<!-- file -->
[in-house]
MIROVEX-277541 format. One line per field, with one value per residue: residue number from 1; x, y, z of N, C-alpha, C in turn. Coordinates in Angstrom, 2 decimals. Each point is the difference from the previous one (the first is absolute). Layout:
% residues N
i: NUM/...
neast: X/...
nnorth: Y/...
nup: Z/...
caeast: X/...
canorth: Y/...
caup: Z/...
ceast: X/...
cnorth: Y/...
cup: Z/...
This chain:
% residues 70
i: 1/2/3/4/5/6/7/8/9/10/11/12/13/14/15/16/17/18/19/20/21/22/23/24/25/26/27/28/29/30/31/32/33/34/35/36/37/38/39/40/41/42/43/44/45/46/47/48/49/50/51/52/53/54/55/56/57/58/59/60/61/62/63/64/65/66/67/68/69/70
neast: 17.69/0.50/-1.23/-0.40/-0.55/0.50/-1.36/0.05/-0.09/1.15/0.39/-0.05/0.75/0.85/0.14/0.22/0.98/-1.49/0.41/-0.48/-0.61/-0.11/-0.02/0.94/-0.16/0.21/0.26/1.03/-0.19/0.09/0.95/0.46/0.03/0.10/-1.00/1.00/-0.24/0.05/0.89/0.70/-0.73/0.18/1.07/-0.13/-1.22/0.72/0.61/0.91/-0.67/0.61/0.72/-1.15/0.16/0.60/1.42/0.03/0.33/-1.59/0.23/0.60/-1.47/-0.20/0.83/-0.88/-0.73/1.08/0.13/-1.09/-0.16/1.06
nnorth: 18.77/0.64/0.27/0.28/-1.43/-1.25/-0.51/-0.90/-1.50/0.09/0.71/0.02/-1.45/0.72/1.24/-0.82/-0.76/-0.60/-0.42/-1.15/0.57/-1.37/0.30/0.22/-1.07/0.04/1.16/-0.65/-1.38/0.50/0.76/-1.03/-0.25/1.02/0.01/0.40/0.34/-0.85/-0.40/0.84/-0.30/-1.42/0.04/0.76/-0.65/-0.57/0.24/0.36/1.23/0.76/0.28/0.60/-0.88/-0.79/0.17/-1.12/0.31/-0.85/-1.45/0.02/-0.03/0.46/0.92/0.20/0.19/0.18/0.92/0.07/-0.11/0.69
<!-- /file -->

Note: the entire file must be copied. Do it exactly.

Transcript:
[in-house]
MIROVEX-277541 format. One line per field, with one value per residue: residue number from 1; x, y, z of N, C-alpha, C in turn. Coordinates in Angstrom, 2 decimals. Each point is the difference from the previous one (the first is absolute). Layout:
% residues N
i: NUM/...
neast: X/...
nnorth: Y/...
nup: Z/...
caeast: X/...
canorth: Y/...
caup: Z/...
ceast: X/...
cnorth: Y/...
cup: Z/...
This chain:
% residues 70
i: 1/2/3/4/5/6/7/8/9/10/11/12/13/14/15/16/17/18/19/20/21/22/23/24/25/26/27/28/29/30/31/32/33/34/35/36/37/38/39/40/41/42/43/44/45/46/47/48/49/50/51/52/53/54/55/56/57/58/59/60/61/62/63/64/65/66/67/68/69/70
neast: 17.69/0.50/-1.23/-0.40/-0.55/0.50/-1.36/0.05/-0.09/1.15/0.39/-0.05/0.75/0.85/0.14/0.22/0.98/-1.49/0.41/-0.48/-0.61/-0.11/-0.02/0.94/-0.16/0.21/0.26/1.03/-0.19/0.09/0.95/0.46/0.03/0.10/-1.00/1.00/-0.24/0.05/0.89/0.70/-0.73/0.18/1.07/-0.13/-1.22/0.72/0.61/0.91/-0.67/0.61/0.72/-1.15/0.16/0.60/1.42/0.03/0.33/-1.59/0.23/0.60/-1.47/-0.20/0.83/-0.88/-0.73/1.08/0.13/-1.09/-0.16/1.06
nnorth: 18.77/0.64/0.27/0.28/-1.43/-1.25/-0.51/-0.90/-1.50/0.09/0.71/0.02/-1.45/0.72/1.24/-0.82/-0.76/-0.60/-0.42/-1.15/0.57/-1.37/0.30/0.22/-1.07/0.04/1.16/-0.65/-1.38/0.50/0.76/-1.03/-0.25/1.02/0.01/0.40/0.34/-0.85/-0.40/0.84/-0.30/-1.42/0.04/0.76/-0.65/-0.57/0.24/0.36/1.23/0.76/0.28/0.60/-0.88/-0.79/0.17/-1.12/0.31/-0.85/-1.45/0.02/-0.03/0.46/0.92/0.20/0.19/0.18/0.92/0.07/-0.11/0.69